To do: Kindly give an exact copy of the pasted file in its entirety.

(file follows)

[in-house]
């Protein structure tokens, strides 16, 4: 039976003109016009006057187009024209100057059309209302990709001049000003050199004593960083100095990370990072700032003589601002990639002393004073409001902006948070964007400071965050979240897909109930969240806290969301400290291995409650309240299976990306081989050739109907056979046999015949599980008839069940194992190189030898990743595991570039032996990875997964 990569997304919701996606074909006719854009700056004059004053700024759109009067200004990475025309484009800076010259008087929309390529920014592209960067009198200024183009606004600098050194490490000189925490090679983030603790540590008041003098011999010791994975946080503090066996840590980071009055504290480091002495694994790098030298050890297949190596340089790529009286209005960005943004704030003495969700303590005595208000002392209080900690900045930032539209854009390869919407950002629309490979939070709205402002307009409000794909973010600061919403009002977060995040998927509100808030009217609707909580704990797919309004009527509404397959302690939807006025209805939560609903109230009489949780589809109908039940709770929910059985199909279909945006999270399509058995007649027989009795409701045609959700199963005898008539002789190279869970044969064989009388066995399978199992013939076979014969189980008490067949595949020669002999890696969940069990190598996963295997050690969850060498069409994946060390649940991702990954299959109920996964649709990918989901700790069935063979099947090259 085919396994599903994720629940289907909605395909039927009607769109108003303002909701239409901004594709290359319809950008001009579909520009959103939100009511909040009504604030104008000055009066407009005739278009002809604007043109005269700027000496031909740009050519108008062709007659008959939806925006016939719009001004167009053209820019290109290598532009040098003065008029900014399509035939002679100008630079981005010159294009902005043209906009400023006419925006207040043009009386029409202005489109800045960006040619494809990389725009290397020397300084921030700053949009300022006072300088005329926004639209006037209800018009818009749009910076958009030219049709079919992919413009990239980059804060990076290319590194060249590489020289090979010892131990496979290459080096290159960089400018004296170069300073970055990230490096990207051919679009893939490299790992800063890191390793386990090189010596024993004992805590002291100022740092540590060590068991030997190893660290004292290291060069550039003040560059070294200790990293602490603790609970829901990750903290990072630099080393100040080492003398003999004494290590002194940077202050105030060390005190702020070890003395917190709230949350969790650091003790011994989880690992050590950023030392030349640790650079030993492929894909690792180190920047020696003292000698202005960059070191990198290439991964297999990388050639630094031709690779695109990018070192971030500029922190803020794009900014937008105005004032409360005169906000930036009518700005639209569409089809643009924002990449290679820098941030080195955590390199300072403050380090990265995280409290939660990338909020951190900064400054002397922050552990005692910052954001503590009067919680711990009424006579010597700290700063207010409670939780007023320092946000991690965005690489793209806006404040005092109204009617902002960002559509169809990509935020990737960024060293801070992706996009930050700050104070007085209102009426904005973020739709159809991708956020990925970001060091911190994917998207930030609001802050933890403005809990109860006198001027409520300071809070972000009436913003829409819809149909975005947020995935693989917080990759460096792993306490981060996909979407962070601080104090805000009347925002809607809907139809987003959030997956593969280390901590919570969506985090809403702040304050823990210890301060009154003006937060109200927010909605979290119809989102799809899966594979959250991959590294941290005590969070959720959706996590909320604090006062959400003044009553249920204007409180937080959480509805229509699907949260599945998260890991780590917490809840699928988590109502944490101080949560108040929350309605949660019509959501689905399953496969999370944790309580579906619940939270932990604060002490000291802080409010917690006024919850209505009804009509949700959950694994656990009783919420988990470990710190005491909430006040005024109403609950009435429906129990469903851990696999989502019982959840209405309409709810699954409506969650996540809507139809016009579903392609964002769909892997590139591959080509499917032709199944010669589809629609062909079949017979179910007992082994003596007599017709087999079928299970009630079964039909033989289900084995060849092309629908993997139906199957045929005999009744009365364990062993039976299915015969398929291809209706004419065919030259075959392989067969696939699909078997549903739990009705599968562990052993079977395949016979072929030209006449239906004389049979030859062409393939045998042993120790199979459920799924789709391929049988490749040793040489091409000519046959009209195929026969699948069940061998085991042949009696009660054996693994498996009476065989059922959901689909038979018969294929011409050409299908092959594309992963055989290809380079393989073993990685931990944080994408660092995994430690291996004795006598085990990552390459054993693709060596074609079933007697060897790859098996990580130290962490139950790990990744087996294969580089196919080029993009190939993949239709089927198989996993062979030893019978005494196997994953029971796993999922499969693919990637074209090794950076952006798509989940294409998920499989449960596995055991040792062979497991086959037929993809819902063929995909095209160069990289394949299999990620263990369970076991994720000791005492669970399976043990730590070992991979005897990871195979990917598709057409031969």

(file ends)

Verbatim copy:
[in-house]
């Protein structure tokens, strides 16, 4: 039976003109016009006057187009024209100057059309209302990709001049000003050199004593960083100095990370990072700032003589601002990639002393004073409001902006948070964007400071965050979240897909109930969240806290969301400290291995409650309240299976990306081989050739109907056979046999015949599980008839069940194992190189030898990743595991570039032996990875997964 990569997304919701996606074909006719854009700056004059004053700024759109009067200004990475025309484009800076010259008087929309390529920014592209960067009198200024183009606004600098050194490490000189925490090679983030603790540590008041003098011999010791994975946080503090066996840590980071009055504290480091002495694994790098030298050890297949190596340089790529009286209005960005943004704030003495969700303590005595208000002392209080900690900045930032539209854009390869919407950002629309490979939070709205402002307009409000794909973010600061919403009002977060995040998927509100808030009217609707909580704990797919309004009527509404397959302690939807006025209805939560609903109230009489949780589809109908039940709770929910059985199909279909945006999270399509058995007649027989009795409701045609959700199963005898008539002789190279869970044969064989009388066995399978199992013939076979014969189980008490067949595949020669002999890696969940069990190598996963295997050690969850060498069409994946060390649940991702990954299959109920996964649709990918989901700790069935063979099947090259 085919396994599903994720629940289907909605395909039927009607769109108003303002909701239409901004594709290359319809950008001009579909520009959103939100009511909040009504604030104008000055009066407009005739278009002809604007043109005269700027000496031909740009050519108008062709007659008959939806925006016939719009001004167009053209820019290109290598532009040098003065008029900014399509035939002679100008630079981005010159294009902005043209906009400023006419925006207040043009009386029409202005489109800045960006040619494809990389725009290397020397300084921030700053949009300022006072300088005329926004639209006037209800018009818009749009910076958009030219049709079919992919413009990239980059804060990076290319590194060249590489020289090979010892131990496979290459080096290159960089400018004296170069300073970055990230490096990207051919679009893939490299790992800063890191390793386990090189010596024993004992805590002291100022740092540590060590068991030997190893660290004292290291060069550039003040560059070294200790990293602490603790609970829901990750903290990072630099080393100040080492003398003999004494290590002194940077202050105030060390005190702020070890003395917190709230949350969790650091003790011994989880690992050590950023030392030349640790650079030993492929894909690792180190920047020696003292000698202005960059070191990198290439991964297999990388050639630094031709690779695109990018070192971030500029922190803020794009900014937008105005004032409360005169906000930036009518700005639209569409089809643009924002990449290679820098941030080195955590390199300072403050380090990265995280409290939660990338909020951190900064400054002397922050552990005692910052954001503590009067919680711990009424006579010597700290700063207010409670939780007023320092946000991690965005690489793209806006404040005092109204009617902002960002559509169809990509935020990737960024060293801070992706996009930050700050104070007085209102009426904005973020739709159809991708956020990925970001060091911190994917998207930030609001802050933890403005809990109860006198001027409520300071809070972000009436913003829409819809149909975005947020995935693989917080990759460096792993306490981060996909979407962070601080104090805000009347925002809607809907139809987003959030997956593969280390901590919570969506985090809403702040304050823990210890301060009154003006937060109200927010909605979290119809989102799809899966594979959250991959590294941290005590969070959720959706996590909320604090006062959400003044009553249920204007409180937080959480509805229509699907949260599945998260890991780590917490809840699928988590109502944490101080949560108040929350309605949660019509959501689905399953496969999370944790309580579906619940939270932990604060002490000291802080409010917690006024919850209505009804009509949700959950694994656990009783919420988990470990710190005491909430006040005024109403609950009435429906129990469903851990696999989502019982959840209405309409709810699954409506969650996540809507139809016009579903392609964002769909892997590139591959080509499917032709199944010669589809629609062909079949017979179910007992082994003596007599017709087999079928299970009630079964039909033989289900084995060849092309629908993997139906199957045929005999009744009365364990062993039976299915015969398929291809209706004419065919030259075959392989067969696939699909078997549903739990009705599968562990052993079977395949016979072929030209006449239906004389049979030859062409393939045998042993120790199979459920799924789709391929049988490749040793040489091409000519046959009209195929026969699948069940061998085991042949009696009660054996693994498996009476065989059922959901689909038979018969294929011409050409299908092959594309992963055989290809380079393989073993990685931990944080994408660092995994430690291996004795006598085990990552390459054993693709060596074609079933007697060897790859098996990580130290962490139950790990990744087996294969580089196919080029993009190939993949239709089927198989996993062979030893019978005494196997994953029971796993999922499969693919990637074209090794950076952006798509989940294409998920499989449960596995055991040792062979497991086959037929993809819902063929995909095209160069990289394949299999990620263990369970076991994720000791005492669970399976043990730590070992991979005897990871195979990917598709057409031969």